(The only possible response to news of Rose’s new fear of the interiors of colorful cans:) Doh!

They do enjoy emphasizing their origins. The brief article I read before the show even supplied hometown, rather than place-of-band-origin, news. I wonder: are they using their disenfranchisement from small-town life (which population-speaking, isn’t that small; it’s the countywide prohibition-era prohibitions that make it seem that way) as a way to legitimate their voices to speak/play music/be alternative? They talk about their places of origin in the same way that they talk about record labels. I find it oddly balanced: they hate the small town, but they also hate the big labels. Caught in medias res, only rather than “things,” subsititute “places.” (I don’t know Latin enough to do it myself.)

so would it be better, if they ala dylan, changed their names (oh they have)and concocted stories about moving around the usa growing up as sharecroppers…knowing the land…oh wait, that’s the folksinger myth…and he, of course, signed with columbia as fast as he could

in medias locus?
just a guess
no, i just think it would be better if they didn’t try to pretend a bedroom community of LR was a podunk hillbilly village. i called my bro’s bluff on the same thing on his law school apps.
of course, this is coming from someone who never lived in a town with a population above 19,000 (not counting research stints).

I agree with Mary. It’s one thing to be out of place in a city like Searcy; it’s another thing entirely once you’ve left to cast it as if its city government was staffed by a dozen cousins who fed their chickens the meth they made in their bathtubs. The town has spawned a major-party gubernatorial candidate, after all, and even though it’s on the wrong side of the state from the greatest economic growth it’s still a fairly well-off place what with the two hospitals and such. What I’d say about it more than anything is that it’s got a case of Southern suburban blight—but then, so does nearly every other city these days. For sure, the Gossip’s hometown is a fabrication that plays on the a priori dismissals made by coastal folk on the continent’s center.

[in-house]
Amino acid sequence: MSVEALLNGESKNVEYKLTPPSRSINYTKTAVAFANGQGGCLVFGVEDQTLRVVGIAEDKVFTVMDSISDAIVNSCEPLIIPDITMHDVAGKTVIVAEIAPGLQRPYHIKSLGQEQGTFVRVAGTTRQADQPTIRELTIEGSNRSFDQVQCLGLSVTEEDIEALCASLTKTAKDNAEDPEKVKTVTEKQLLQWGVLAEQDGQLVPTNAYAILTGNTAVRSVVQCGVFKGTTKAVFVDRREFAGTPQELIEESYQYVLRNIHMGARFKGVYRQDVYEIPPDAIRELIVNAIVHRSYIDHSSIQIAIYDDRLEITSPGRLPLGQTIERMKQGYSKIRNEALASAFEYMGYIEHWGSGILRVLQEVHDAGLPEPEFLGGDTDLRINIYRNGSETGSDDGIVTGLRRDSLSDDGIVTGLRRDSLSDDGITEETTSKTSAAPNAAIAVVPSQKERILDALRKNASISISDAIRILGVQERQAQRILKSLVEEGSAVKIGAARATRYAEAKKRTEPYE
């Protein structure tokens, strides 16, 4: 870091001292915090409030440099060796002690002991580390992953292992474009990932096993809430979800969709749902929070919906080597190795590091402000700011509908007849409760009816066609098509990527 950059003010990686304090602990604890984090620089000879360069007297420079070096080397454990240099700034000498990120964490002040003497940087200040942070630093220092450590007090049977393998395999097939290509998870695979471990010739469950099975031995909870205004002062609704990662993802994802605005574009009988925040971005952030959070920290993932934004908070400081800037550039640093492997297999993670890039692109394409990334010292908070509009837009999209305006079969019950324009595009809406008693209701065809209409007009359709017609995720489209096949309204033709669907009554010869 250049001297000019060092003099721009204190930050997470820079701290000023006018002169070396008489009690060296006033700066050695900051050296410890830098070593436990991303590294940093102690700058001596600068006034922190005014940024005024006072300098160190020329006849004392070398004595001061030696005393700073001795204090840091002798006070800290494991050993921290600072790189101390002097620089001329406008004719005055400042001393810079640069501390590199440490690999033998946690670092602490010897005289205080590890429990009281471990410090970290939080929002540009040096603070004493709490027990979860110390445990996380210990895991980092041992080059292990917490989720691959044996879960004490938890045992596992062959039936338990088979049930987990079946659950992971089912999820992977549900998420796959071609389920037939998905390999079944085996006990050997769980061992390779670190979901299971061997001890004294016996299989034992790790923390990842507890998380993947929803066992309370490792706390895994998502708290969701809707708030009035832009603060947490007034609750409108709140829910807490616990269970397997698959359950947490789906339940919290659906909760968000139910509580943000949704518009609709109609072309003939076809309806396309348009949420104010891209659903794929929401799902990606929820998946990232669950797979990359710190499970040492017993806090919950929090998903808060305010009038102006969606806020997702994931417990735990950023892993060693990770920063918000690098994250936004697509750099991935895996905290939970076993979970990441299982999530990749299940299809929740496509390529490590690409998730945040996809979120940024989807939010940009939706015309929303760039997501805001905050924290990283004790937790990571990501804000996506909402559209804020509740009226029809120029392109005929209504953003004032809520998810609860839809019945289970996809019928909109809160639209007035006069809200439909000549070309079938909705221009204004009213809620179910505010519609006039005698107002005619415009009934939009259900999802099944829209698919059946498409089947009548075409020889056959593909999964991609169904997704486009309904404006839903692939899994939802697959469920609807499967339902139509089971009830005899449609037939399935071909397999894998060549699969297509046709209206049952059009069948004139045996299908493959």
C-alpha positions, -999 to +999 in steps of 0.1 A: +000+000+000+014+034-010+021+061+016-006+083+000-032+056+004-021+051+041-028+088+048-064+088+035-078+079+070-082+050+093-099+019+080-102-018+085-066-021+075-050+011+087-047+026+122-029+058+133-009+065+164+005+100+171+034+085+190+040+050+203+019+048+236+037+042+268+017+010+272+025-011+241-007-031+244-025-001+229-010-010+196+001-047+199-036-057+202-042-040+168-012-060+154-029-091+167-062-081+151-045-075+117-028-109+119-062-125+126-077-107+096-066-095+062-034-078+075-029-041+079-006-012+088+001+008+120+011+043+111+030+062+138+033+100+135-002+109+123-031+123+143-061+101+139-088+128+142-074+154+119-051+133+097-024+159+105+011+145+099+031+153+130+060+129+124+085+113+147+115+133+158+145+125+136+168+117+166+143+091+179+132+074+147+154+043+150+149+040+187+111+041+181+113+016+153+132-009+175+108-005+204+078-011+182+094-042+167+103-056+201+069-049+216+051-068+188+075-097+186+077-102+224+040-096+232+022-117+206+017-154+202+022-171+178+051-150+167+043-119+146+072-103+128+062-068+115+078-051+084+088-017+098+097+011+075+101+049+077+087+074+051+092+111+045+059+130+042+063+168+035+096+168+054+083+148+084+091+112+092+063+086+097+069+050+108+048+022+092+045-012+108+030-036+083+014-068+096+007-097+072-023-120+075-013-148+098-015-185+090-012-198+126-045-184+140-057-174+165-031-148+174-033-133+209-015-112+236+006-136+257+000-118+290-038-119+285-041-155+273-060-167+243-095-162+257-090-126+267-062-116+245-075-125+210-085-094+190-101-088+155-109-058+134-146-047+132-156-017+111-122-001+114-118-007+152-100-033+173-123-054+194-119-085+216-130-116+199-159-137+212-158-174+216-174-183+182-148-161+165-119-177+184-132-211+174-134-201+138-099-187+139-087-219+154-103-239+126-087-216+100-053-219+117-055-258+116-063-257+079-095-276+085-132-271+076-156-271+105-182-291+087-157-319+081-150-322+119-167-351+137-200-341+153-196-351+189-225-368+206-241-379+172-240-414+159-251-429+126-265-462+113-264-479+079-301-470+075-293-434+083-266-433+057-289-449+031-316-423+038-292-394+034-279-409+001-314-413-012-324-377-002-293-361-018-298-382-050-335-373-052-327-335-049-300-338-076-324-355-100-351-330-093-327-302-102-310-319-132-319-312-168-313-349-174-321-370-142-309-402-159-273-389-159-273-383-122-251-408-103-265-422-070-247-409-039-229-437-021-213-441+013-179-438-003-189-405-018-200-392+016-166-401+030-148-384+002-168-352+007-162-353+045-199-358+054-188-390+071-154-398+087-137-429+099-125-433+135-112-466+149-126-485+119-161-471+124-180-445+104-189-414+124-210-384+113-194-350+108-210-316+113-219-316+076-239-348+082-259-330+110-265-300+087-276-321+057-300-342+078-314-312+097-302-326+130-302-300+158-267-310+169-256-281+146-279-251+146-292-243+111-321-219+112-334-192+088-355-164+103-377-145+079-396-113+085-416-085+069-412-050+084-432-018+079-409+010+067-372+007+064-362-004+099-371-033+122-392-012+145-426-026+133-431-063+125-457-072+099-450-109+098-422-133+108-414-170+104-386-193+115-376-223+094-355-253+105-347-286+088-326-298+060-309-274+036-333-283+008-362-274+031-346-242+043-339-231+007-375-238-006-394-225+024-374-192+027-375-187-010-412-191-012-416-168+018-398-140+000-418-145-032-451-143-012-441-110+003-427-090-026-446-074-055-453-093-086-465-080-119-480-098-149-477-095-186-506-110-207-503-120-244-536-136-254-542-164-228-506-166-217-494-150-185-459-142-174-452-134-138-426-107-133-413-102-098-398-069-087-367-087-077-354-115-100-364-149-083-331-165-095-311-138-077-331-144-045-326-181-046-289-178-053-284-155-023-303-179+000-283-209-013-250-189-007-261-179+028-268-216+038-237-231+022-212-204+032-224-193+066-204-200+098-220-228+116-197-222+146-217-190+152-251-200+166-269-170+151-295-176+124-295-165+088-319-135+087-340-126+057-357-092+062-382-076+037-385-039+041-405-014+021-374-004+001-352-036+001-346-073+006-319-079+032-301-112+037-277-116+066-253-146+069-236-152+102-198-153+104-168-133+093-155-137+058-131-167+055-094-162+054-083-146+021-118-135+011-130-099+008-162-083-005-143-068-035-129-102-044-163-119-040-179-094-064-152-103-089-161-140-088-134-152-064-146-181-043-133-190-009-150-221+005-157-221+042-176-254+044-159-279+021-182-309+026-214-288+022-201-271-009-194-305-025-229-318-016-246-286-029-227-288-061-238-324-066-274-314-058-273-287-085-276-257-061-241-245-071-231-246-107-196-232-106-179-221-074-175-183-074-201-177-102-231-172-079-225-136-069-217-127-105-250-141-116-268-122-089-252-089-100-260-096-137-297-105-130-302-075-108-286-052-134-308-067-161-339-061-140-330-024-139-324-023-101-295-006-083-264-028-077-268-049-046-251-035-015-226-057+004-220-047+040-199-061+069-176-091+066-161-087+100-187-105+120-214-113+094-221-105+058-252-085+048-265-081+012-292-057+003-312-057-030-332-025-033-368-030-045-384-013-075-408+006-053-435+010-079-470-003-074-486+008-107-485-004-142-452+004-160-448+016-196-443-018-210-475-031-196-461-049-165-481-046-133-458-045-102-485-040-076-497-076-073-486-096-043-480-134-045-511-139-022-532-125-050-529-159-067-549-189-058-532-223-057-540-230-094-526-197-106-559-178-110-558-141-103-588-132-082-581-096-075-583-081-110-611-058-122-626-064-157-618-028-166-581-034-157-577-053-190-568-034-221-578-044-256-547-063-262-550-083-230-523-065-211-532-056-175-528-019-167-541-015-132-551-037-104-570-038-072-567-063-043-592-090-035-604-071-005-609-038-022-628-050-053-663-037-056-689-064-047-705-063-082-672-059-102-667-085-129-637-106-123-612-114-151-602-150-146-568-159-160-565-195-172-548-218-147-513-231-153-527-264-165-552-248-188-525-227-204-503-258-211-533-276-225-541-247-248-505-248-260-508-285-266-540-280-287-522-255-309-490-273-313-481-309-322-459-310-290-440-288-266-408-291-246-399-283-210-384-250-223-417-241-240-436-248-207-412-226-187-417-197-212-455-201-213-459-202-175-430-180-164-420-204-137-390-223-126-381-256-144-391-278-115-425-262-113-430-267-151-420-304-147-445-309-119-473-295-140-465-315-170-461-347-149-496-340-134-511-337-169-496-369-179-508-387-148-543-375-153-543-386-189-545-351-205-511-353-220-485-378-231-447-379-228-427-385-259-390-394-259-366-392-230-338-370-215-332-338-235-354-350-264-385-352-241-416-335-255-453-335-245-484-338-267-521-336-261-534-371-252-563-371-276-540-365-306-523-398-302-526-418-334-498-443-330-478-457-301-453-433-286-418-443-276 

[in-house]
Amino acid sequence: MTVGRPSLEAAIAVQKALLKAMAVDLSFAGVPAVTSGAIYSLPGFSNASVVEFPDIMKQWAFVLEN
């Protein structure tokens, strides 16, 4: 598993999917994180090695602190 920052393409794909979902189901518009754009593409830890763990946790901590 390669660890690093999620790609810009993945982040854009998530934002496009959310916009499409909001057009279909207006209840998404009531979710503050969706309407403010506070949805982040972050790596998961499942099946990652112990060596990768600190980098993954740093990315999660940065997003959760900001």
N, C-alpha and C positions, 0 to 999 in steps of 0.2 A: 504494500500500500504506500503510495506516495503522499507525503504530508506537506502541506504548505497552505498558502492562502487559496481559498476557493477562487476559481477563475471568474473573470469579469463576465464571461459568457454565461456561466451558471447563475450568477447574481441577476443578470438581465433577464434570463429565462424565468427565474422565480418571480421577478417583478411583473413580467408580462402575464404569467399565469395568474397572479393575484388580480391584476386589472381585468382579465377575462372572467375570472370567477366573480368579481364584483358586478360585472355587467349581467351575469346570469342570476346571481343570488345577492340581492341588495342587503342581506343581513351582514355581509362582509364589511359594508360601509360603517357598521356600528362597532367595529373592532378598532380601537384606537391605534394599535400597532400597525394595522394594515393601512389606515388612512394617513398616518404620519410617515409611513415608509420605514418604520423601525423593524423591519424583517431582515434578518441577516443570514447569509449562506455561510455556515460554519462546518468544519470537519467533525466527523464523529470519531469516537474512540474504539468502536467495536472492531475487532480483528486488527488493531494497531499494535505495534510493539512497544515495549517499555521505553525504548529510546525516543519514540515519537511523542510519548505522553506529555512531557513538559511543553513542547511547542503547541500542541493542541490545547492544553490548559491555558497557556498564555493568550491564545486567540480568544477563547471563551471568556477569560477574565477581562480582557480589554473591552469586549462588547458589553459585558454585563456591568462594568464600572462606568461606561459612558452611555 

in medias locus? That sounds good to me!

sort of has two hospitals. the white county one just bought the other one.

oh. that I didn’t know. But then I haven’t been back in three years. it had 2 hospitals when the g. lived there, anyway!

well, i lost a post…but the gist of it was…

they need this anger at small town america…otherwise they wouldn’t be punk…and wouldn’t be oh so american 20th century (winesburg, ohio…spoon river anthology…even great gatsby)...though, i assume that they want to be 21st or beyond or something.

MOVIE REC a great, quirky french flick is 8 Women. it’s a musical meets agatha christie. the clothing is 50’s, the music is somewhat 50’s/60’s teeny-bopper rock (ala parent trap…let’s get togehter, yeah, yeah yeah…or annette funicello style). it’s quirky and fun. saw it about a year or so ago.

thanks for both movie recs above.
and for the punk explanation. am reminded of my squareness every time i try to make sense of my bro/’s friends.

oh… the punk wasn’t directed at you, in the least.

there is an irony to their anger. rather than actually being free from this distopic searcy, that they created, as long as they continue to define themselves as the ones that got away from the oppressive little town, they will always be from that oppressive little town.

in (media) situ

yes, i am totally procrastinating!

here is the chorus to a wonderful little song by Clem Snide…called wierd from their End of Love album

i think it apropos

So you’re mother found God,
and your dad likes to drink.
You’re not as weird as you’d like me to think.